I’m 51, I’ve got new businesses that are hip hop-related, and they’re growing. I don’t feel hip hop is dead. I don’t feel there are any good signs that would say that. I guess young people do download quicker than people who might buy a Whitney Houston record or something, but that’s just what they do. Hip-hop is being consumed as much now as ever and that’s an important statement and it has as much affect on American mainstream culture now as ever, and that’s another good statement. So, it’s hard to predict the death of a cultural phenomenon that’s transformed America in so many ways.\r\n
Recorded on October 27, 2009
Between Jay-Z, LL Cool J and Ice-T, no signs point downwards.
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"Nothing but naked people: fat ones, thin ones, old, young…"
"The Yellow Sands", 1888, John Reinhard Weguelin; source: Wikimedia Commons<h3>Naked revolution</h3><p>Yet long before anyone knew about beach fashion, naturism was trendy. Bathing naked in the sea was going on in England as early as 1840. However, during the reign of Queen Victoria, this pleasure was outlawed. But it popped up again among the conservative Germans. In 1898, the first Naturist Club was founded in Essen and in 1900 the Wandering Birds group (<em>Wandervögel</em>) was scouring the country for uninhabited places and naked sunbathing. In the same year, Heinrich Pudor wrote <em>The C</em><em>ult of </em><em>the </em><em>Nud</em><em>e</em>, winning the hearts of contemporary supporters of naturism.</p><p>In the 1920s, on the back of this, members of the Movement for Natural Healing (<em>Naturheilbewegung</em>) organized naked sunbathing for the improvement of health. Persuaded by Pudor's theory of the healing properties of the sun and wind, which could be absorbed through the skin, they launched the naked revolution.</p><p>Pudor's book became the naturists' manifesto and soon after, not far from Hamburg, the Free Body Culture (<em>Freikörperkultur</em>, or FKK) movement was founded. This spread through other German centres and brought together thousands of people. The FKK still operates under the same name today.</p><p>The cult of the naked body even wrote itself into the ideology of fascist Germany, which advocated a pure, Aryan race. But in 1933, Hermann Göring issued an order that defined nudity as "the greatest threat to the German soul" and, with that, criminalized naturist organizations. But this wasn't the end of the movement. The naturists went underground, continuing their activities under the guise of improving physical fitness.</p><p>In 1936, the idea was even floated of having a naturist display to open the Berlin Olympic Games. It was quickly dropped. Despite this, in 1939 the naturists managed to organize their own Games in the Swiss village of Thielle.</p>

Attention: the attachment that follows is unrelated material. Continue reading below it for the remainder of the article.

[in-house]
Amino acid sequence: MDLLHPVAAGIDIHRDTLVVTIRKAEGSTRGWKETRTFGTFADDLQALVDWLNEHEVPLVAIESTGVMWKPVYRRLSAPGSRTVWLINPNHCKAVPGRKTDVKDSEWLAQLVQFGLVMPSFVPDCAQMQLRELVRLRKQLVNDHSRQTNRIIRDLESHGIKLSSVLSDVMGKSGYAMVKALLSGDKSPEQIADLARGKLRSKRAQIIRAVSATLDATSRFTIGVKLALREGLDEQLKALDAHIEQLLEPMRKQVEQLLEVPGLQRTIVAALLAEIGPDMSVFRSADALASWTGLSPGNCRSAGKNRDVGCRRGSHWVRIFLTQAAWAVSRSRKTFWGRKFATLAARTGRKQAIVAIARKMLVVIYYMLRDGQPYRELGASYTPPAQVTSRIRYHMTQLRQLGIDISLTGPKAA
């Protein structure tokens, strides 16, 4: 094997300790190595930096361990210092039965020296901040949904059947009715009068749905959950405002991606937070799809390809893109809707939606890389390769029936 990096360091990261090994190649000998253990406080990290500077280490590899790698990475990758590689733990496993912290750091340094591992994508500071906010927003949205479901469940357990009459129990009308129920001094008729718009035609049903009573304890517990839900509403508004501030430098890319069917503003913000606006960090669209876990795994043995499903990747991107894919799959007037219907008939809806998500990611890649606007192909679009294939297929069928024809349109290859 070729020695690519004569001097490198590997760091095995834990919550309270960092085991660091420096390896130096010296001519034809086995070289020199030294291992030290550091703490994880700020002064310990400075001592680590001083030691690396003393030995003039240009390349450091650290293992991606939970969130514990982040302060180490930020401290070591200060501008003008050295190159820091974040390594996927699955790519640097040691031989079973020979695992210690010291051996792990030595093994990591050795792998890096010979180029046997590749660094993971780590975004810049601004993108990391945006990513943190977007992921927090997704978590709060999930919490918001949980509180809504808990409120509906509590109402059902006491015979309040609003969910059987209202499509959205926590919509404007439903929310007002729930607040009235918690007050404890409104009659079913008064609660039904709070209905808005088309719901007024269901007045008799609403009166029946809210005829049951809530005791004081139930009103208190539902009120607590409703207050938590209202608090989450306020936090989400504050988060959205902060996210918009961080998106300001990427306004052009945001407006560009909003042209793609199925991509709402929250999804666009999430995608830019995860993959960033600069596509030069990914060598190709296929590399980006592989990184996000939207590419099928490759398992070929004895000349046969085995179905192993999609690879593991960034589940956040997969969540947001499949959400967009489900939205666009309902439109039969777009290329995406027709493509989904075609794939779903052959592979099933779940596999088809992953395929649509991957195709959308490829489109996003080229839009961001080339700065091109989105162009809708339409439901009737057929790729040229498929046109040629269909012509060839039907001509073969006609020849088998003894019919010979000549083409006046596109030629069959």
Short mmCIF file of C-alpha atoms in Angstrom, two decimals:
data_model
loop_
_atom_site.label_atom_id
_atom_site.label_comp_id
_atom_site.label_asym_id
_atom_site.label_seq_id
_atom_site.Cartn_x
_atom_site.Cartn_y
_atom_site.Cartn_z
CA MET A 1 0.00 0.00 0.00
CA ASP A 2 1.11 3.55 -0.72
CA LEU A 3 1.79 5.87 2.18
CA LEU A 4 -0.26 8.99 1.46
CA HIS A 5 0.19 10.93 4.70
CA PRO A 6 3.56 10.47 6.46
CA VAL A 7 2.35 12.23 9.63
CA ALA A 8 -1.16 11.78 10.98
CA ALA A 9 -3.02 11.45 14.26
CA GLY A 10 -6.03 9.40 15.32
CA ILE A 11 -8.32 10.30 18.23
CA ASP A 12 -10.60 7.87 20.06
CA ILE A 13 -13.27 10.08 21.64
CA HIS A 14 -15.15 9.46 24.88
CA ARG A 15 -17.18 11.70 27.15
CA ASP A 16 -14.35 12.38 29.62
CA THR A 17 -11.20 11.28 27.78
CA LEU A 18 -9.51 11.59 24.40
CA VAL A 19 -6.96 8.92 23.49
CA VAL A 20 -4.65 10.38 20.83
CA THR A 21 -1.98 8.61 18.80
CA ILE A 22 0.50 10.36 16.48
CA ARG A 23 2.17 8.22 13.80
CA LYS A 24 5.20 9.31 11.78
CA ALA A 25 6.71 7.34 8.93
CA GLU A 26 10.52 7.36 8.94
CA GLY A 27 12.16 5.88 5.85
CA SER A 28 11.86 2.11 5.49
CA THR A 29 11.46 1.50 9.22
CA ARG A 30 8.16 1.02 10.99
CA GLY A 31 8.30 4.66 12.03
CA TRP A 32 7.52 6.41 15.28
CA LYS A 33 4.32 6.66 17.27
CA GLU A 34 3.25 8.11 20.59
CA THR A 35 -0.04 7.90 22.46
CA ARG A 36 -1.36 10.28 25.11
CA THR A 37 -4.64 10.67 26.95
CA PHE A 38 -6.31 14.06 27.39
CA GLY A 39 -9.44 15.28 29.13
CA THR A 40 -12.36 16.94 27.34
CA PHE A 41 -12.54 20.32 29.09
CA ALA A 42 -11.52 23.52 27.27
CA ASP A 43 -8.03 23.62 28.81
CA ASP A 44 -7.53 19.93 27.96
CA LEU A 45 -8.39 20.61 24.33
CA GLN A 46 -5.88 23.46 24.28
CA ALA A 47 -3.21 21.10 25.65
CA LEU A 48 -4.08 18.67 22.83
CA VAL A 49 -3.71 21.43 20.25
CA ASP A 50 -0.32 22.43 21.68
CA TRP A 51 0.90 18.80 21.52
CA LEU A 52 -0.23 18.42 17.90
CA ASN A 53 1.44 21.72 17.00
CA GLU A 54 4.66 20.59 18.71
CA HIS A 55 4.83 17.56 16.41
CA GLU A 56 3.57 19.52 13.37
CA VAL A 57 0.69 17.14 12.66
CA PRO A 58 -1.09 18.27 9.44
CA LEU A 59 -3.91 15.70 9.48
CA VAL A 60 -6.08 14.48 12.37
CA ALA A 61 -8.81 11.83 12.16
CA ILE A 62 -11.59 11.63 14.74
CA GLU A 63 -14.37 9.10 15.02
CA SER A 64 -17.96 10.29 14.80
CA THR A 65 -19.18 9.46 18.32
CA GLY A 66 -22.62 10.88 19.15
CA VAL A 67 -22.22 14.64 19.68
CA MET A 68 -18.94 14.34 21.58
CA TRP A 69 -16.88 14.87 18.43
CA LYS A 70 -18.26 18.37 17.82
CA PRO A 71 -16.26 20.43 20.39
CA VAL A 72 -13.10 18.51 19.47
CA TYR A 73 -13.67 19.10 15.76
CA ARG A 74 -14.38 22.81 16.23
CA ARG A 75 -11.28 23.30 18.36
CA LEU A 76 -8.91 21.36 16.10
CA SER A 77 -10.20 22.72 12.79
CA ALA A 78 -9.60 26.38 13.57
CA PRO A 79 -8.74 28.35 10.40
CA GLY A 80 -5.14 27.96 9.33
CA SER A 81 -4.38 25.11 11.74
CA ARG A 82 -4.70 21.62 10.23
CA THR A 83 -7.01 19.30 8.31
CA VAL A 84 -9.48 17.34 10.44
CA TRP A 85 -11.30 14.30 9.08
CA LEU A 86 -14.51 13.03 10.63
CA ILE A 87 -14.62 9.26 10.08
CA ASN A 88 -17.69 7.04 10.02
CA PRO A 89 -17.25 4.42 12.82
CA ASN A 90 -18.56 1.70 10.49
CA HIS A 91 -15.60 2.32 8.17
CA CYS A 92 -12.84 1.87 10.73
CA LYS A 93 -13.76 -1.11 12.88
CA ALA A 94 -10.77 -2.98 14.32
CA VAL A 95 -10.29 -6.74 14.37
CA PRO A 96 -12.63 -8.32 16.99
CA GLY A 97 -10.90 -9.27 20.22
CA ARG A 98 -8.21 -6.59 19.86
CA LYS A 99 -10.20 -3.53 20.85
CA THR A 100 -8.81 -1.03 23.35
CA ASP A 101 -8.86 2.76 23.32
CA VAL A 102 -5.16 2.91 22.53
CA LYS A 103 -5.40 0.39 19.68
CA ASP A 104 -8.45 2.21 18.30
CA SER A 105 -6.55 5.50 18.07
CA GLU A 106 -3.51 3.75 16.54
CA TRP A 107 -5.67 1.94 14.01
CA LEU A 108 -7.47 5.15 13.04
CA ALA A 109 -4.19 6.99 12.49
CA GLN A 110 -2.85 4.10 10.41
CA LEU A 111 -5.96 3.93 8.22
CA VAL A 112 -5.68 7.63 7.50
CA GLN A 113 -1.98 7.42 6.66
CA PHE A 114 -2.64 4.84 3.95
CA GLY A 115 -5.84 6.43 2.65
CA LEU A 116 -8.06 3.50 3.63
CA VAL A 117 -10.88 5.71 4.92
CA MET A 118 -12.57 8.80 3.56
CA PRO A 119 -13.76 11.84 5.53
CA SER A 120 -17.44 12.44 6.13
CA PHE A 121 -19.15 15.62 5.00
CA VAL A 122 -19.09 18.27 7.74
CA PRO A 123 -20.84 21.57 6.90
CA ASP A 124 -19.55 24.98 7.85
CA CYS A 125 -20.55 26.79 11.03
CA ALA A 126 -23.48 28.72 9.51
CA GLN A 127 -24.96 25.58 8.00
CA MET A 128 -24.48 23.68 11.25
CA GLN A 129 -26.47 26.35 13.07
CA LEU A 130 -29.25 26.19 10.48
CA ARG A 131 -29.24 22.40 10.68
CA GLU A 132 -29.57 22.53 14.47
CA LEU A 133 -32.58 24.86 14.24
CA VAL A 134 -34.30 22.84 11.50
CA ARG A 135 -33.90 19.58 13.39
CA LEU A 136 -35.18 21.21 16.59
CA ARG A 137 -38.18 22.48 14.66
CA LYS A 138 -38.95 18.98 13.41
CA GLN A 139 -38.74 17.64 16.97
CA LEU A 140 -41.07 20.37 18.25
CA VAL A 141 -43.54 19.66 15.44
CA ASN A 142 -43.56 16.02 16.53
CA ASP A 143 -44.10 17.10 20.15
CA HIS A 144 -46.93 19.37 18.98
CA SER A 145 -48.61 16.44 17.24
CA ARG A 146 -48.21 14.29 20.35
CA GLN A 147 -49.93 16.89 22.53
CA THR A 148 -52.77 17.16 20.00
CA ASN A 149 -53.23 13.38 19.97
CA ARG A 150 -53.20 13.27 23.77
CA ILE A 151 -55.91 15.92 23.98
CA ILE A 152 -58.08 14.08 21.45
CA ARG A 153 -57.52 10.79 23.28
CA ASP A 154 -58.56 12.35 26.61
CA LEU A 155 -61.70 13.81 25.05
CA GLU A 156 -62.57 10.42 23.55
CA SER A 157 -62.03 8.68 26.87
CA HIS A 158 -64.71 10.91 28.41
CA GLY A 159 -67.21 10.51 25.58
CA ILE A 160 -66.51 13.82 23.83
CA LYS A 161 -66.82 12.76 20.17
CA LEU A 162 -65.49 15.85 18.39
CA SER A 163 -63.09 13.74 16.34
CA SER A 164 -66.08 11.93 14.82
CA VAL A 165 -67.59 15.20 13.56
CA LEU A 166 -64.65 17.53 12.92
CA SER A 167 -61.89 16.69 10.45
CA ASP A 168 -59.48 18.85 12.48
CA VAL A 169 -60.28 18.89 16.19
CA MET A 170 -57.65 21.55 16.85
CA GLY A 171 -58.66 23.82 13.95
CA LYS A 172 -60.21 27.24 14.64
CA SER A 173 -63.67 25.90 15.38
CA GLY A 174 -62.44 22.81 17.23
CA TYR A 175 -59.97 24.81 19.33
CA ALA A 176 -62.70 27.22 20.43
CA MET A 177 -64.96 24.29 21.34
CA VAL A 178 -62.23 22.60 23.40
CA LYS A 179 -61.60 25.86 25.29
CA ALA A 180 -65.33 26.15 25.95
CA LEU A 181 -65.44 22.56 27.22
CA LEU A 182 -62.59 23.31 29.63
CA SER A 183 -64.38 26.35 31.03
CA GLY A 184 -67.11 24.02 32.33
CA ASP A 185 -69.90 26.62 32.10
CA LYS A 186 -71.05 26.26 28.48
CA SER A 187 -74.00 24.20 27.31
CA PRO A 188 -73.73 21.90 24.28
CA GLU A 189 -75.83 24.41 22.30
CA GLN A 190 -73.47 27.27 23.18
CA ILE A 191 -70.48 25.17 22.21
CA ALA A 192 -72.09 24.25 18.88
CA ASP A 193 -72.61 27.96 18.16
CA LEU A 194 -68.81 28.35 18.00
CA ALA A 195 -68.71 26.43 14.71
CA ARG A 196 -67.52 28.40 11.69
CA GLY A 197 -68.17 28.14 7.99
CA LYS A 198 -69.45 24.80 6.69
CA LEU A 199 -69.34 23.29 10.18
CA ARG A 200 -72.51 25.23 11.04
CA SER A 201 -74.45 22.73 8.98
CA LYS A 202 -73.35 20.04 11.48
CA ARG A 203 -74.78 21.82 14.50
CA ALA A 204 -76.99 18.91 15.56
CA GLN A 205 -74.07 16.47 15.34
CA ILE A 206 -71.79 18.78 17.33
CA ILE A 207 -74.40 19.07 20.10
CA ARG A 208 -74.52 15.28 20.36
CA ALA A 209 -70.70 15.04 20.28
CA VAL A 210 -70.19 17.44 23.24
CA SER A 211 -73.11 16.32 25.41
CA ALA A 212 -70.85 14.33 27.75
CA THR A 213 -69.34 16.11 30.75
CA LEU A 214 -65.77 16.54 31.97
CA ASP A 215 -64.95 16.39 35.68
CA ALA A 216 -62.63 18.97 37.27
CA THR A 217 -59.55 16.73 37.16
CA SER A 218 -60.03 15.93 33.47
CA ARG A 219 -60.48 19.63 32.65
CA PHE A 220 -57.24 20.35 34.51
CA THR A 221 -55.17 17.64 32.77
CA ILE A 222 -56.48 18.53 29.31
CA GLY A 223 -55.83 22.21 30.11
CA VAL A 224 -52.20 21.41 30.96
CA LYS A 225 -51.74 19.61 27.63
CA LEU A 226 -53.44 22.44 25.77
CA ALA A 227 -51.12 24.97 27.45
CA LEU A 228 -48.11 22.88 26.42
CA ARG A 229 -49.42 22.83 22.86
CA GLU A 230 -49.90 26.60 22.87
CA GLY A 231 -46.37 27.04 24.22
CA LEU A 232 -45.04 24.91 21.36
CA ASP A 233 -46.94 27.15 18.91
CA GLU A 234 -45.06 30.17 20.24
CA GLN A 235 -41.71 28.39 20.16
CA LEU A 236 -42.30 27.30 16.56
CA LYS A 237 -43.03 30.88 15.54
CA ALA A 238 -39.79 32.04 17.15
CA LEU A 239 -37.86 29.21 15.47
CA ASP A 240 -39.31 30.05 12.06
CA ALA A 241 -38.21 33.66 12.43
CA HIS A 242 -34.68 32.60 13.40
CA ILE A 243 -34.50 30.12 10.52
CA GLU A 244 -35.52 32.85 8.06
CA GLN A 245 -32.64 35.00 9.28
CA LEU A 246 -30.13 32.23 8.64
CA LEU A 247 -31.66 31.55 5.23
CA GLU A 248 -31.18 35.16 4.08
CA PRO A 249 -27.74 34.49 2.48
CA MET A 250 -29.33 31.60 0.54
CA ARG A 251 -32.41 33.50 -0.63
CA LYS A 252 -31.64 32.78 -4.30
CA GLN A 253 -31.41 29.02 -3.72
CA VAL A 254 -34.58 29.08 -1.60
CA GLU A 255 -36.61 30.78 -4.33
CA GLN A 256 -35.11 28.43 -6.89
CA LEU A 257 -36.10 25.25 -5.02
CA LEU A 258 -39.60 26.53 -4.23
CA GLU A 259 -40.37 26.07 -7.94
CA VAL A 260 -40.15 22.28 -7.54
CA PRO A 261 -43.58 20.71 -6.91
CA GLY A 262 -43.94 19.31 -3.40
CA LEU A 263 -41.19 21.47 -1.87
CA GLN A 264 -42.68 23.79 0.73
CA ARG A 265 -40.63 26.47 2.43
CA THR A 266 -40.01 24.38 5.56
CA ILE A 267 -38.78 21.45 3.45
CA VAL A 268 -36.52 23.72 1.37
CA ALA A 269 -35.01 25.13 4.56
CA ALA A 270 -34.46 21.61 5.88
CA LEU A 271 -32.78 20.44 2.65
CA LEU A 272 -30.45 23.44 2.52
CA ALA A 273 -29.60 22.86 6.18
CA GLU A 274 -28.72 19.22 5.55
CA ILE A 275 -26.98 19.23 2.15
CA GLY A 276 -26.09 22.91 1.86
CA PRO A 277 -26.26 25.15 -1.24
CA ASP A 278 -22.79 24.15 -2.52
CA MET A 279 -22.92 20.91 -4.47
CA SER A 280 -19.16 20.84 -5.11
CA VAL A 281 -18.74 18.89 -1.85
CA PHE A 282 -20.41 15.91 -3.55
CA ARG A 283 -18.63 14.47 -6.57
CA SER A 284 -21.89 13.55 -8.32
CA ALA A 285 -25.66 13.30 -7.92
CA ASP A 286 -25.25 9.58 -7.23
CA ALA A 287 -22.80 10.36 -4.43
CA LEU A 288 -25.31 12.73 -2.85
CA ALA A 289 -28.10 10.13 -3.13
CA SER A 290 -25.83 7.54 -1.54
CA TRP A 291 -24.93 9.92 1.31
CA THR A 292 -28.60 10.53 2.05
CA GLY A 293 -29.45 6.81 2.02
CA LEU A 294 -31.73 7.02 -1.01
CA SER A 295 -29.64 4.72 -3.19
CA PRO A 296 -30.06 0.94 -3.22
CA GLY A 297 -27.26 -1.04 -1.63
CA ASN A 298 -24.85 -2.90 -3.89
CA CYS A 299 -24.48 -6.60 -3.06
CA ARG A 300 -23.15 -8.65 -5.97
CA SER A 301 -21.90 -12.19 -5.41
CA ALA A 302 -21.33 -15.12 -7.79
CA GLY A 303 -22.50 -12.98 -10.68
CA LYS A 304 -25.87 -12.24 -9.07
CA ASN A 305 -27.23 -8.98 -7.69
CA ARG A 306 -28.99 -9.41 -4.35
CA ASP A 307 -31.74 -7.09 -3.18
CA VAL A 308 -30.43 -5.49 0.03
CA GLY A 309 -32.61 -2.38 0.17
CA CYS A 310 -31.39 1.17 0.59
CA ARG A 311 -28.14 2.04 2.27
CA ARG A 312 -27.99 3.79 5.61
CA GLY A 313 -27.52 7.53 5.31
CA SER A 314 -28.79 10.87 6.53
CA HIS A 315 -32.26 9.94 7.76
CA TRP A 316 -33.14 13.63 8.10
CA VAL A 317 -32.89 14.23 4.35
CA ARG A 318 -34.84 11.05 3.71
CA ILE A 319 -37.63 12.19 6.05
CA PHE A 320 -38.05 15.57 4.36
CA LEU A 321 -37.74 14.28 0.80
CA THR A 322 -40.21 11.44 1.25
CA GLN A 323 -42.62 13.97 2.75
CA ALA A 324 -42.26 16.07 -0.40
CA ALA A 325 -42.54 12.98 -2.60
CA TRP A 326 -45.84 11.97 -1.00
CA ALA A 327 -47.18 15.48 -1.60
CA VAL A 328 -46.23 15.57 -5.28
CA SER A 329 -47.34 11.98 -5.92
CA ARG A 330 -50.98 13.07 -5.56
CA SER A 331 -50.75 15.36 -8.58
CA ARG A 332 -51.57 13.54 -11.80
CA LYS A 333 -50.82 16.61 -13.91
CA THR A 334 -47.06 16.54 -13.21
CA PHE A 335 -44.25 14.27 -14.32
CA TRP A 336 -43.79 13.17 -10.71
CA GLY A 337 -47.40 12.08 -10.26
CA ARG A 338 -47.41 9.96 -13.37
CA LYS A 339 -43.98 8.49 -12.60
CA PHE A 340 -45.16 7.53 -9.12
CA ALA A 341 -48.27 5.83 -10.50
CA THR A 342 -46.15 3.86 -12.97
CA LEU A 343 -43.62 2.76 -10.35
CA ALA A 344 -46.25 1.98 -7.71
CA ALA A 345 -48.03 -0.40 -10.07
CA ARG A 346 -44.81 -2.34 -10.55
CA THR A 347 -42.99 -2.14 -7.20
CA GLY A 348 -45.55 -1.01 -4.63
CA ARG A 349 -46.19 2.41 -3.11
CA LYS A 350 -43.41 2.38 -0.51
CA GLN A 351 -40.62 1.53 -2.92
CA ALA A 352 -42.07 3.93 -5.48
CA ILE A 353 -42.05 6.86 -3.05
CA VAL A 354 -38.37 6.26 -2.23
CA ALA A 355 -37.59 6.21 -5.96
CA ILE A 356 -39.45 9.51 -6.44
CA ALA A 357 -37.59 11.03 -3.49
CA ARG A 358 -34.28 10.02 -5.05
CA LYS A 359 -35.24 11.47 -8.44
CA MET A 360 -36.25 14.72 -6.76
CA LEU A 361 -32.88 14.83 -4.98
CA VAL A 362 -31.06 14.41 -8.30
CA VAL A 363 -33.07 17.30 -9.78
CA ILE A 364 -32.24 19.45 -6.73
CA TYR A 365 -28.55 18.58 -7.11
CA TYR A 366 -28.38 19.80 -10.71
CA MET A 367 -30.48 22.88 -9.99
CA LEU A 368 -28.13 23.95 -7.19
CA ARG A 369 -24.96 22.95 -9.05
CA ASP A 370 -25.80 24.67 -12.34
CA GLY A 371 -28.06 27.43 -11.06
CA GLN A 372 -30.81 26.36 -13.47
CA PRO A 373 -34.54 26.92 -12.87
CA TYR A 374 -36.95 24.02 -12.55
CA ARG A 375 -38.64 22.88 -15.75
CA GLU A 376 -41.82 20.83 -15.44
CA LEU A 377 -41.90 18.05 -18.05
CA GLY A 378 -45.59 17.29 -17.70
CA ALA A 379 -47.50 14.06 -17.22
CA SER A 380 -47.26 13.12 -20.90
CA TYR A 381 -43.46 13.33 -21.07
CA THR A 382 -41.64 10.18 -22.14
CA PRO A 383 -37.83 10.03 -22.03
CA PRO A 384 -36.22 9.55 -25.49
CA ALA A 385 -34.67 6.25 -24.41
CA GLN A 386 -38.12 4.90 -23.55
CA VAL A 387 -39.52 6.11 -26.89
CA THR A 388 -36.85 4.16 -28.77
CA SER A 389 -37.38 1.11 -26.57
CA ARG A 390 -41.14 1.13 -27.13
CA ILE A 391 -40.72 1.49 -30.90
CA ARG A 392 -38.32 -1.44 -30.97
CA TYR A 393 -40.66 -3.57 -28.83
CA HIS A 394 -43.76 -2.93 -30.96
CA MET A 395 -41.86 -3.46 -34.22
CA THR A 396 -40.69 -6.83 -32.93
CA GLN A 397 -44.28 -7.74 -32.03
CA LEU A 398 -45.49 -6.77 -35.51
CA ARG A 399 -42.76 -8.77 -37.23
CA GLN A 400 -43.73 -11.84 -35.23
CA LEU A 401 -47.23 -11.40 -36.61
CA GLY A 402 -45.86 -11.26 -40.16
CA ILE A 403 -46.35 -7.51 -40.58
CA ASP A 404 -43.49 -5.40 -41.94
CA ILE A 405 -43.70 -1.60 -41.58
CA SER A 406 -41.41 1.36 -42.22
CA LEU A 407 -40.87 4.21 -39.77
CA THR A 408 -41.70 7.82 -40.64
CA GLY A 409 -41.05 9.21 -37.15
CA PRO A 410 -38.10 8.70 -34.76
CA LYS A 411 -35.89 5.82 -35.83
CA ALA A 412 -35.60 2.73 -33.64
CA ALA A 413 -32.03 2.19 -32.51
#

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Crows have their own version of the human cerebral cortex.
Action-packed pallia<img type="lazy-image" data-runner-src="https://assets.rebelmouse.io/eyJhbGciOiJIUzI1NiIsInR5cCI6IkpXVCJ9.eyJpbWFnZSI6Imh0dHBzOi8vYXNzZXRzLnJibC5tcy8yNDQ0NzkyMS9vcmlnaW4ucG5nIiwiZXhwaXJlc19hdCI6MTYxNzk1NzM1OH0.Tjb3zulFW2gwhteR124F9HGbmdnCqNqQFOBQouieTJ8/img.png?width=980" id="2bbc9" class="rm-shortcode" data-rm-shortcode-id="2907e4035e553565f4446e968ee73d92" data-rm-shortcode-name="rebelmouse-image" />